September 2018
Volume 18, Issue 10
Open Access
Vision Sciences Society Annual Meeting Abstract  |   September 2018
Predicting the location of macaque face patches with functional connectivity
Author Affiliations
  • David Osher
    Dept. of Psychology, The Ohio State University
  • Josh Fuller-Deets
    National Institute of Health
  • Bevil Conway
    National Institute of Health
Journal of Vision September 2018, Vol.18, 1083. doi:
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      David Osher, Josh Fuller-Deets, Bevil Conway; Predicting the location of macaque face patches with functional connectivity. Journal of Vision 2018;18(10):1083. doi:

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      © ARVO (1962-2015); The Authors (2016-present)

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Patches of face-selectivity in macaque inferotemporal cortex have been identified with fMRI for over a decade, and have since been investigated with great interest. However, little is known about the mechanisms that bring about intersubject variability in the location and degree of activation in these face patches. Why do they vary in location? Why do some monkeys lack some of these patches altogether, while others demonstrate very strong selectivity? The neural architecture that may underlie an individual macaque's specific and idiosyncratic activation pattern remains unexplored. Since connectivity is the principle aspect of neural architecture that defines what a brain region is capable of computing, we hypothesized that connectivity should be strongly predictive of macaque face patches. We used intrinsic functional connectivity to model and predict the location and activation strength of each monkey's face patches, in two monkeys. The resulting model describes the connectivity fingerprint for face selectivity in the macaque brain, offering potential targets for optogenetic or pharmacological manipulations outside of the traditional set of face patches. Importantly, this approach allows researchers interested in electrophysiological experiments to infer the location of face patches using an individual macaque's connectivity data, which can be acquired with minimal or no training, saving researchers years of experimental preparation.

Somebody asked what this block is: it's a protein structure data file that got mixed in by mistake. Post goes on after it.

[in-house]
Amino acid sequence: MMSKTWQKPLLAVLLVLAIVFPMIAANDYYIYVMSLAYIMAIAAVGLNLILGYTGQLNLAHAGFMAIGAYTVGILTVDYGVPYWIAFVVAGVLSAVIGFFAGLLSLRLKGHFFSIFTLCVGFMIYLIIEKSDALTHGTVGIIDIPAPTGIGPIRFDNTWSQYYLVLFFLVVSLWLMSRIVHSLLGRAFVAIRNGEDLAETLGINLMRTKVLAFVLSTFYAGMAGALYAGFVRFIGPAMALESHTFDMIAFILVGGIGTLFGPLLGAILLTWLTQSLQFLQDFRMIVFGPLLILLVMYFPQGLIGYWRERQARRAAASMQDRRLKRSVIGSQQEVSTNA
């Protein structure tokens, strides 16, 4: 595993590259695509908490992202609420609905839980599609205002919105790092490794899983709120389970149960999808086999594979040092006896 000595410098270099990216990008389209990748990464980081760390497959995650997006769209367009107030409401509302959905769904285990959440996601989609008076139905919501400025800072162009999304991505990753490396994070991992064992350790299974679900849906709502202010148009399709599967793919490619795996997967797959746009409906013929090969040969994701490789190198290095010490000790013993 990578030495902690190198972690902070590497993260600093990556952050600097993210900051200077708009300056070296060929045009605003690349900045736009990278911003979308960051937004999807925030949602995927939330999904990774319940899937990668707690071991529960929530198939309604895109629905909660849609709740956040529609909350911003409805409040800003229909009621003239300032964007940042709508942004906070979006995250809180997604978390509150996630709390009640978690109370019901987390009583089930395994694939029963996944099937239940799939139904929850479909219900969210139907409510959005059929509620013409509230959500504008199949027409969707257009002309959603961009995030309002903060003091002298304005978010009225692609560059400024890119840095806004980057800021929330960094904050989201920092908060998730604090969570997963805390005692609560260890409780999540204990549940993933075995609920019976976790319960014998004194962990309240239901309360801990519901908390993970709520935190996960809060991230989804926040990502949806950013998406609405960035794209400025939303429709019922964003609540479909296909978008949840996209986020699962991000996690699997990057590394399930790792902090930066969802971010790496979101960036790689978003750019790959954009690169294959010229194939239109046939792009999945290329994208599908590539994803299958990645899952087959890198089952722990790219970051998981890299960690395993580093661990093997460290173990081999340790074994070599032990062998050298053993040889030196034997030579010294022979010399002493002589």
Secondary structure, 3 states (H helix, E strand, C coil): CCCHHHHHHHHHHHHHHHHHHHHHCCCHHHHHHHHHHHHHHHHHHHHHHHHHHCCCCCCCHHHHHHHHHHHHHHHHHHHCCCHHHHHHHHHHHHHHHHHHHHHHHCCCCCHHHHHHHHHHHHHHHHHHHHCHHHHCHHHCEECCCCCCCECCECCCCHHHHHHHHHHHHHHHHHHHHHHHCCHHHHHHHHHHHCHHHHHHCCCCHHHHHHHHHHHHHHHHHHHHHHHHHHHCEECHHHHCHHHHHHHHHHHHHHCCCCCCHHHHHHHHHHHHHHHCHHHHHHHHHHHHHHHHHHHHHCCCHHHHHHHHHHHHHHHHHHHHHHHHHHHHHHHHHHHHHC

Meeting abstract presented at VSS 2018


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